Long term anticoagulation with Vitamin K antagonists (e.g.
warfarin) has been shown to reduce major thromboembolic
complications in patients with many common chronic conditions,
including atrial fibrillation, history of deep vein thrombosis and
pulmonary embolism, and mechanical heart valves. However, Vitamin K
antagonists have a very narrow therapeutic window requiring
frequent laboratory monitoring to ensure that patients are neither
excessively anti-coagulated, which increases the risk for bleeding,
or under anti-coagulated, which increases the risk for
thromboembolism. Laboratory monitoring consists of measuring the
blood's tendency to clot with a test known as the International
Normalized Ratio (INR), usually performed every 4-6 weeks. Dosage
adjustments are then based on these results. Since management of
long term oral anticoagulation requires frequent testing and dose
adjustment, anticoagulation clinics (ACC) have been developed to
streamline and standardize this care. Typically run by specially
trained nurses or pharmacists, these clinics provide intense
patient education, provide timely follow-up of INR results, use
algorithms for dose adjustments, and are easily accessible to
patients between visits. More recently, portable devices have
become available that are able to accurately measure the INR with a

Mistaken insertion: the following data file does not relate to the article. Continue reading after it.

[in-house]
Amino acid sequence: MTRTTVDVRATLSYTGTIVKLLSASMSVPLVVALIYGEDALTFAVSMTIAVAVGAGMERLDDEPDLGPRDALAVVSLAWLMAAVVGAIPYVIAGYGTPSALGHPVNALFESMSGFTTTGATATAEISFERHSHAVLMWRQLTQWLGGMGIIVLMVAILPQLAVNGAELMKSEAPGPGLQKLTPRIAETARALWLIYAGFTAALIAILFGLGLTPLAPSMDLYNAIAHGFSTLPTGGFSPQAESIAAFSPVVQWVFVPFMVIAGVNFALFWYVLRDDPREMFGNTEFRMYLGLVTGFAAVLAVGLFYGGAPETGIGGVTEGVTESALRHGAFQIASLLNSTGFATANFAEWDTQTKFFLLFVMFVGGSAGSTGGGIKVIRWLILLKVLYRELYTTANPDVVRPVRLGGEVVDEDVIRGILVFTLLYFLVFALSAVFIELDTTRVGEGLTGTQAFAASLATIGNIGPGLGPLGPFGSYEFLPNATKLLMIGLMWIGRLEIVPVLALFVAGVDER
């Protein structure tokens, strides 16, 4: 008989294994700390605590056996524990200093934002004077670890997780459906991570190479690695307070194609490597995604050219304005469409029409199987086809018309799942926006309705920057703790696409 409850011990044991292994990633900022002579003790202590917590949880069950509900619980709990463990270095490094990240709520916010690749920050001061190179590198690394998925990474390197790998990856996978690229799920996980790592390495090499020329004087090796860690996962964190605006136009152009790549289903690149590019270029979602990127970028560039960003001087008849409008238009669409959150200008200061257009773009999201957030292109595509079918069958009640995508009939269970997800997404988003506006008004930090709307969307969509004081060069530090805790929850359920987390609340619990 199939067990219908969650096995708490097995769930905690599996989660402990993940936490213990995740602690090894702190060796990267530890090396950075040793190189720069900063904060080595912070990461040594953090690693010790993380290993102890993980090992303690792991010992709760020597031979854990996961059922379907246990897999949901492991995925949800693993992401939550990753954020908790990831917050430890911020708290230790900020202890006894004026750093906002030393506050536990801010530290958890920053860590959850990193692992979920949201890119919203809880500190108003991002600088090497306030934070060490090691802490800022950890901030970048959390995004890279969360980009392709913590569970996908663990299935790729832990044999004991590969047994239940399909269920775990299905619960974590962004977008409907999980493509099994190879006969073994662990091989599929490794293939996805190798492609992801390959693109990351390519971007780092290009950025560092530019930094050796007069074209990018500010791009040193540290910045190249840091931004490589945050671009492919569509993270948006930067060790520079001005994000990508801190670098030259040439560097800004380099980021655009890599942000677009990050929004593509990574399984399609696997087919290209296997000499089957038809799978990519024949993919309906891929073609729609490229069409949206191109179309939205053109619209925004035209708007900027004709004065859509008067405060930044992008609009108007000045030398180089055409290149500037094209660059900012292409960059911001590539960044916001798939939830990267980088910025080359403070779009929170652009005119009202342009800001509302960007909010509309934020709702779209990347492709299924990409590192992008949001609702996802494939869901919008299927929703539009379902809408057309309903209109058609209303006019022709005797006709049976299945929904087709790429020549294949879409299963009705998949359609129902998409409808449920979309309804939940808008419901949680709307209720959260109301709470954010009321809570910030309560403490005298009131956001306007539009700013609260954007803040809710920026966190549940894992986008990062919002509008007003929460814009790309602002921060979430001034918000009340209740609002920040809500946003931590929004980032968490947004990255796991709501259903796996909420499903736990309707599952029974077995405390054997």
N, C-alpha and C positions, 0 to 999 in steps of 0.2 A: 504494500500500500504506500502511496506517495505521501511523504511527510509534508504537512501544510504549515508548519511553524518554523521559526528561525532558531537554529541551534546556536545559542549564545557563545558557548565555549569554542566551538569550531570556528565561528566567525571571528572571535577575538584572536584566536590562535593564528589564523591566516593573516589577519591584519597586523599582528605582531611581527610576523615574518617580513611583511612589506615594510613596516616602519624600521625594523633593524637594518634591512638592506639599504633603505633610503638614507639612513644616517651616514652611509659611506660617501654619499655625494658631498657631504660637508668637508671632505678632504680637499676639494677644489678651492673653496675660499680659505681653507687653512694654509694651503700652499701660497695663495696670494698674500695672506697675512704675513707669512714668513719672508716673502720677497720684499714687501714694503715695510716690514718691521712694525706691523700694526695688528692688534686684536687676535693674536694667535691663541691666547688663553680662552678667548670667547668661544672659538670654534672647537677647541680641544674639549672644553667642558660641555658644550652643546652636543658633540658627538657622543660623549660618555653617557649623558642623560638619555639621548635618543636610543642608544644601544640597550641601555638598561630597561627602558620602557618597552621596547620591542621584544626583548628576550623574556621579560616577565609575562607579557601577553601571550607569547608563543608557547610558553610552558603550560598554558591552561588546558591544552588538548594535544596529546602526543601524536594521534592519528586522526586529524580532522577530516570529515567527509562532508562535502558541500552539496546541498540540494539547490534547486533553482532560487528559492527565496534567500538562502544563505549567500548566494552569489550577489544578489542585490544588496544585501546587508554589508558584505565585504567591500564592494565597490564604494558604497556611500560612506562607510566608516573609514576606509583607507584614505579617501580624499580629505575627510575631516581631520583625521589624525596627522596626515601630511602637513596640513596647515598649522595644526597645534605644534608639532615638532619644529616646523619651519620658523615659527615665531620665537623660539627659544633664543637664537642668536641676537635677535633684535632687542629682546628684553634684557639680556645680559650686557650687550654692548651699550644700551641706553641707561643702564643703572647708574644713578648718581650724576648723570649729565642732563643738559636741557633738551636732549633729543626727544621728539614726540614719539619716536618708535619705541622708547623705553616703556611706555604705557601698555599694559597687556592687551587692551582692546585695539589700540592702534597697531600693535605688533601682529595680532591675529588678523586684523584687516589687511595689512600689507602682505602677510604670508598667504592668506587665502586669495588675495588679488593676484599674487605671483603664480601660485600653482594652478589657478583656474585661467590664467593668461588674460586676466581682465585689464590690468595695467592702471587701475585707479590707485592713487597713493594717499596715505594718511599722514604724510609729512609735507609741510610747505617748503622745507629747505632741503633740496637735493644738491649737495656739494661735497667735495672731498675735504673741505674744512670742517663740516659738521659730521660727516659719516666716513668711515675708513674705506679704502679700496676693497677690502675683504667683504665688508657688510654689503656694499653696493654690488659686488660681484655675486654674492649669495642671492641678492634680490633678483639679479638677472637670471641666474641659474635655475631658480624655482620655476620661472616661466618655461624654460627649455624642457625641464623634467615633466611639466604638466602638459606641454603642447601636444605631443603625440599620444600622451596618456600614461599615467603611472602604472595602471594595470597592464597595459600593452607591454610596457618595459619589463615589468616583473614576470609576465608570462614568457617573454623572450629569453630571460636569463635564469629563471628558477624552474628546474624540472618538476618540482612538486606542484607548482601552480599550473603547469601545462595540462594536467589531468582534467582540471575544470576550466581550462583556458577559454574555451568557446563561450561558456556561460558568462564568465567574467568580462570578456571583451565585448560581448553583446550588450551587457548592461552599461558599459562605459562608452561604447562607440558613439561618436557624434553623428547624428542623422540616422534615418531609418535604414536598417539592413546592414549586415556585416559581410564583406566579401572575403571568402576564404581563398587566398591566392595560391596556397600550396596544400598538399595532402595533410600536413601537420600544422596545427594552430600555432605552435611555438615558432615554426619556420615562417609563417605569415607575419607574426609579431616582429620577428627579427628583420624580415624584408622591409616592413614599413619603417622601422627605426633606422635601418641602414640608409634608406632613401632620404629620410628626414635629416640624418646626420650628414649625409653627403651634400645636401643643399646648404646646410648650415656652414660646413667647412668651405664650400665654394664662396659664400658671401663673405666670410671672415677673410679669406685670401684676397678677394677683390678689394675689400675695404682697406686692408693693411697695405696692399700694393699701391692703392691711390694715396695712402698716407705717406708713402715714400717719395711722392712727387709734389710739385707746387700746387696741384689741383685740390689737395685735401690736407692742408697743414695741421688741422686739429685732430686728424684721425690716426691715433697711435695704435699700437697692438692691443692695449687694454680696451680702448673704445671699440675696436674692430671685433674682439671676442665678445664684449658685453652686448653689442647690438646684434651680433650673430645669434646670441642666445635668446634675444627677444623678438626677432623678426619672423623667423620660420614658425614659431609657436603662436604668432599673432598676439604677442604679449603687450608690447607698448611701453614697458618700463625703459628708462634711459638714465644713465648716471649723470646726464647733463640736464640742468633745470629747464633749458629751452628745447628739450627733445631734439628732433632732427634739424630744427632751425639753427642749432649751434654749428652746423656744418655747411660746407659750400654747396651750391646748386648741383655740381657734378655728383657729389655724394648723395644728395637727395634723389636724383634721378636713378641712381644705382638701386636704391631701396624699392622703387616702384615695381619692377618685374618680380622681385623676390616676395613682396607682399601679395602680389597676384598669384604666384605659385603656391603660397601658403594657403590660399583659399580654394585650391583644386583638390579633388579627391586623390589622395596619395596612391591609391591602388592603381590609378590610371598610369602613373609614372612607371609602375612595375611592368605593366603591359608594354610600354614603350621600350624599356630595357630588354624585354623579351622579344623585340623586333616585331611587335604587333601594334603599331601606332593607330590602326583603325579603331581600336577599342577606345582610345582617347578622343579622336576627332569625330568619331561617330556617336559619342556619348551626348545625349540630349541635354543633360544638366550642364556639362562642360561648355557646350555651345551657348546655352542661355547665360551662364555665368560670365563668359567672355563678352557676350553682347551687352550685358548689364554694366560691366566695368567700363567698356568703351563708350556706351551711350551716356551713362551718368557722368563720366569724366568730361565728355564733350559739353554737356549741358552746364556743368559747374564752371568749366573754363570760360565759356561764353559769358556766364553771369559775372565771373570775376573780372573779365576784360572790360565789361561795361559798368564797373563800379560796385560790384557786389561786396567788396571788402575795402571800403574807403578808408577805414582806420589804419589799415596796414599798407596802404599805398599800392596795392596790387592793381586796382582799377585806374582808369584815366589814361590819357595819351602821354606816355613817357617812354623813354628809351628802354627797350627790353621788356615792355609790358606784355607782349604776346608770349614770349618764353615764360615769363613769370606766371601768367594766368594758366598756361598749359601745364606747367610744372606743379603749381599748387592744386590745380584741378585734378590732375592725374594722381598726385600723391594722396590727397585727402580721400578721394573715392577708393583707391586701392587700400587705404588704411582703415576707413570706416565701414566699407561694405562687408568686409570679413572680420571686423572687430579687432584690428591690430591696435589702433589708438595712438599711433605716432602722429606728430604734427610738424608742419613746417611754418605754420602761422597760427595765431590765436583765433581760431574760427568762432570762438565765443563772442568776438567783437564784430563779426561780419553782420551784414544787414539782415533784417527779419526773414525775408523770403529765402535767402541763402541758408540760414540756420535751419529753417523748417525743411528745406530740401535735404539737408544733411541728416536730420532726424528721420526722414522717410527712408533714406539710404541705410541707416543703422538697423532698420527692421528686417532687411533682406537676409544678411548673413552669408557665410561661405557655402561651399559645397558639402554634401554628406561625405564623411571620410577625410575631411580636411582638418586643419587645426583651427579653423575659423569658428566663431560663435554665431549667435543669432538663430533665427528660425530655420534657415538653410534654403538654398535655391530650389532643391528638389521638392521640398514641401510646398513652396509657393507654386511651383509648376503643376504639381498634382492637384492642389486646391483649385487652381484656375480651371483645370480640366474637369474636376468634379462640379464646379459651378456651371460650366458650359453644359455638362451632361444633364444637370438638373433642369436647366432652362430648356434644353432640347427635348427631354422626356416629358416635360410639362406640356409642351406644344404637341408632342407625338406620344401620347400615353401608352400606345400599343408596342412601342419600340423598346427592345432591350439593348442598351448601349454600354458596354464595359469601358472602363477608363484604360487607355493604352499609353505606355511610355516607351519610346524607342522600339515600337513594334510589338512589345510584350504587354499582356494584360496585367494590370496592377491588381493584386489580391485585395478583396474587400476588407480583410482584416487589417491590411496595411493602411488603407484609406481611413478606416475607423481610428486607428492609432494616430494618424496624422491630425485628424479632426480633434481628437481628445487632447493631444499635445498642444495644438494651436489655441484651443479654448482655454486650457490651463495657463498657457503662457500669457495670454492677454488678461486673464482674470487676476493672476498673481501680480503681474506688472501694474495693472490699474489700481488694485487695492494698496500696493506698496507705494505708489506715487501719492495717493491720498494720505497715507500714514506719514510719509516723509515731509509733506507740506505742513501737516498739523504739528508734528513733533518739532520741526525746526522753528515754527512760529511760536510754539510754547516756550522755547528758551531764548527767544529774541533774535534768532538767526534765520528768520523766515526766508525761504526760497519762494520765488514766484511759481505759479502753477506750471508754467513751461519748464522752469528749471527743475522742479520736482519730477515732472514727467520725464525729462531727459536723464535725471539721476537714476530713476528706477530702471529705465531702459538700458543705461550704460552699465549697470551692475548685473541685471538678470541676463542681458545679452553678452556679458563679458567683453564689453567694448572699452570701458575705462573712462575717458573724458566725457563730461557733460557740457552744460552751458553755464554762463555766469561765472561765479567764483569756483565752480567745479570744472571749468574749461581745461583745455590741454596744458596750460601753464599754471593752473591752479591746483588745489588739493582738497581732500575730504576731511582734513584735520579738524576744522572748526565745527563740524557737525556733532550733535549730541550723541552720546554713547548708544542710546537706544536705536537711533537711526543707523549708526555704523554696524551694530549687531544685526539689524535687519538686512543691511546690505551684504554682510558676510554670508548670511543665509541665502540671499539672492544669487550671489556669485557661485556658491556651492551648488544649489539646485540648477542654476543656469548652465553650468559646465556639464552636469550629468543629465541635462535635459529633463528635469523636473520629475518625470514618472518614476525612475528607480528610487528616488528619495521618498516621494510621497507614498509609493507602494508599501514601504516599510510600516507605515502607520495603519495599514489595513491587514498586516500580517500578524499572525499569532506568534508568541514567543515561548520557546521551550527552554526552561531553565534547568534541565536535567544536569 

drop of capillary blood. This means that patients can now test
themselves at home and either call in the result to their provider
who suggests dosage adjustments (known as patient self testing,
PST) or adjust their dose of medication themselves (known as
patient self management, PSM). As a leader in safety and quality,
the Department of Veterans Affairs (VA) is interested in assuring
that veterans on long-term anticoagulation receive state-of-the-art
care that maximizes efficacy and minimizes complications. Towards
that end, this review was commissioned by the VA's Evidence-based
Synthesis Program, in conjunction with the Office of Quality and
Performance. The final key questions are: 1. For management of
long-term outpatient anticoagulation in adults, are specialized
anticoagulation clinics (ACC) more effective and safer than care in
non-specialized clinics (e.g., primary care clinics, physician
offices)? 1a. Which components of a specialized anticoagulation
clinic are associated with effectiveness/safety? 2. Is Patient Self
Testing (PST), either alone or in combination with Patient Self
Management (PSM), more effective and safer than standard care
delivered in either ACCs or non-specialized clinics? 3. What are
the risk factors for serious bleeding in patients on chronic
|Country of origin:
U S Department of Veterans Affairs
• Health Services Research & Deve Service
||280 x 216 x 5mm (L x W x T)
||Paperback - Trade
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